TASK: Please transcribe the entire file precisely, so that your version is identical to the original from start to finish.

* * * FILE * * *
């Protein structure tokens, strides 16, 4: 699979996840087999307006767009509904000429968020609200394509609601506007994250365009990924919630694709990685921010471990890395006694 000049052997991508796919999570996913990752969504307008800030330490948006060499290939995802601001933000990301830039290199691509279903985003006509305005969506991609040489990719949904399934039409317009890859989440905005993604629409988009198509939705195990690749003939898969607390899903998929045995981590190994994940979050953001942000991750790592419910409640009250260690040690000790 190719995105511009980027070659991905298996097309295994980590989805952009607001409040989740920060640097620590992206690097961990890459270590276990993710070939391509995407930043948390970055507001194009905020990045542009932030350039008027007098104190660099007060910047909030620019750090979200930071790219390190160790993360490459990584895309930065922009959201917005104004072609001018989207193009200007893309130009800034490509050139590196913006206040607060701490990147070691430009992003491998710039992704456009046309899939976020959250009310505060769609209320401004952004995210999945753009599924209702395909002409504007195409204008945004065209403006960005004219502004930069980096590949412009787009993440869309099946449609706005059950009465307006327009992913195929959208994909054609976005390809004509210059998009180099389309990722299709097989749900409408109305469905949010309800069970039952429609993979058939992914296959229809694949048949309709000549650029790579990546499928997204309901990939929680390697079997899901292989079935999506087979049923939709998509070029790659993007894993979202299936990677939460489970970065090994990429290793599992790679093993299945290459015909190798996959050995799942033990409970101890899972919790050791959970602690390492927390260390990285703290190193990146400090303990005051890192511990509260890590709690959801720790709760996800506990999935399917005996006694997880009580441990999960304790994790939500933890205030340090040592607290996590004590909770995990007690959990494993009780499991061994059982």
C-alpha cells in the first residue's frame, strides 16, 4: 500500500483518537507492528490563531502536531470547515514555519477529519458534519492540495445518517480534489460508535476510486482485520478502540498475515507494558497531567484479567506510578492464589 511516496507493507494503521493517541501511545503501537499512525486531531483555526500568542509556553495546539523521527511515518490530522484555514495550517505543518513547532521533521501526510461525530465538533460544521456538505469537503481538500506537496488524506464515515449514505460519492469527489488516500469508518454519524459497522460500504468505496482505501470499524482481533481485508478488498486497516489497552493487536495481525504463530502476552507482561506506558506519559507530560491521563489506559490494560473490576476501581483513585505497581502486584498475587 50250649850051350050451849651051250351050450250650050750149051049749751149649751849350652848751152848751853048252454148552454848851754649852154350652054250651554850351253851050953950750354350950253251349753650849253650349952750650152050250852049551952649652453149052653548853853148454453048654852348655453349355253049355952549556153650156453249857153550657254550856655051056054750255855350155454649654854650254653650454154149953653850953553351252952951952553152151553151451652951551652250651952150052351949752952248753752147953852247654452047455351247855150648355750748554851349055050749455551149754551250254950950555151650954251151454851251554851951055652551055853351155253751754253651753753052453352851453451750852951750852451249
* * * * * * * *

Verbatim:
């Protein structure tokens, strides 16, 4: 699979996840087999307006767009509904000429968020609200394509609601506007994250365009990924919630694709990685921010471990890395006694 000049052997991508796919999570996913990752969504307008800030330490948006060499290939995802601001933000990301830039290199691509279903985003006509305005969506991609040489990719949904399934039409317009890859989440905005993604629409988009198509939705195990690749003939898969607390899903998929045995981590190994994940979050953001942000991750790592419910409640009250260690040690000790 190719995105511009980027070659991905298996097309295994980590989805952009607001409040989740920060640097620590992206690097961990890459270590276990993710070939391509995407930043948390970055507001194009905020990045542009932030350039008027007098104190660099007060910047909030620019750090979200930071790219390190160790993360490459990584895309930065922009959201917005104004072609001018989207193009200007893309130009800034490509050139590196913006206040607060701490990147070691430009992003491998710039992704456009046309899939976020959250009310505060769609209320401004952004995210999945753009599924209702395909002409504007195409204008945004065209403006960005004219502004930069980096590949412009787009993440869309099946449609706005059950009465307006327009992913195929959208994909054609976005390809004509210059998009180099389309990722299709097989749900409408109305469905949010309800069970039952429609993979058939992914296959229809694949048949309709000549650029790579990546499928997204309901990939929680390697079997899901292989079935999506087979049923939709998509070029790659993007894993979202299936990677939460489970970065090994990429290793599992790679093993299945290459015909190798996959050995799942033990409970101890899972919790050791959970602690390492927390260390990285703290190193990146400090303990005051890192511990509260890590709690959801720790709760996800506990999935399917005996006694997880009580441990999960304790994790939500933890205030340090040592607290996590004590909770995990007690959990494993009780499991061994059982």
C-alpha cells in the first residue's frame, strides 16, 4: 500500500483518537507492528490563531502536531470547515514555519477529519458534519492540495445518517480534489460508535476510486482485520478502540498475515507494558497531567484479567506510578492464589 511516496507493507494503521493517541501511545503501537499512525486531531483555526500568542509556553495546539523521527511515518490530522484555514495550517505543518513547532521533521501526510461525530465538533460544521456538505469537503481538500506537496488524506464515515449514505460519492469527489488516500469508518454519524459497522460500504468505496482505501470499524482481533481485508478488498486497516489497552493487536495481525504463530502476552507482561506506558506519559507530560491521563489506559490494560473490576476501581483513585505497581502486584498475587 50250649850051350050451849651051250351050450250650050750149051049749751149649751849350652848751152848751853048252454148552454848851754649852154350652054250651554850351253851050953950750354350950253251349753650849253650349952750650152050250852049551952649652453149052653548853853148454453048654852348655453349355253049355952549556153650156453249857153550657254550856655051056054750255855350155454649654854650254653650454154149953653850953553351252952951952553152151553151451652951551652250651952150052351949752952248753752147953852247654452047455351247855150648355750748554851349055050749455551149754551250254950950555151650954251151454851251554851951055652551055853351155253751754253651753753052453352851453451750852951750852451249